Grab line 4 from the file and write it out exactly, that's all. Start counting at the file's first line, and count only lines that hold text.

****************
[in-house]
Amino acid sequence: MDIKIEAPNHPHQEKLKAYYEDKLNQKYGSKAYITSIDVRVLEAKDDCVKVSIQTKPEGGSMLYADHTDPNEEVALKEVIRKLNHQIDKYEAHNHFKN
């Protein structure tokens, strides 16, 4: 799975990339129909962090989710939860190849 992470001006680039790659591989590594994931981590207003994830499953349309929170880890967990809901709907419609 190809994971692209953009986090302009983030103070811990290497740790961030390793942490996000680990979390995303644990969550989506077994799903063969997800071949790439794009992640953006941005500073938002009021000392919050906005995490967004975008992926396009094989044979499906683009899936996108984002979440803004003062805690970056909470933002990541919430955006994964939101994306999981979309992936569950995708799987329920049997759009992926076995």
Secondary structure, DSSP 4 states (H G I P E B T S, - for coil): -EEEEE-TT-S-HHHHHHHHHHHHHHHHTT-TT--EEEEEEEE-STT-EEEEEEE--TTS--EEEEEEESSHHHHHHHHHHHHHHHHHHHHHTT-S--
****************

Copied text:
Secondary structure, DSSP 4 states (H G I P E B T S, - for coil): -EEEEE-TT-S-HHHHHHHHHHHHHHHHTT-TT--EEEEEEEE-STT-EEEEEEE--TTS--EEEEEEESSHHHHHHHHHHHHHHHHHHHHHTT-S--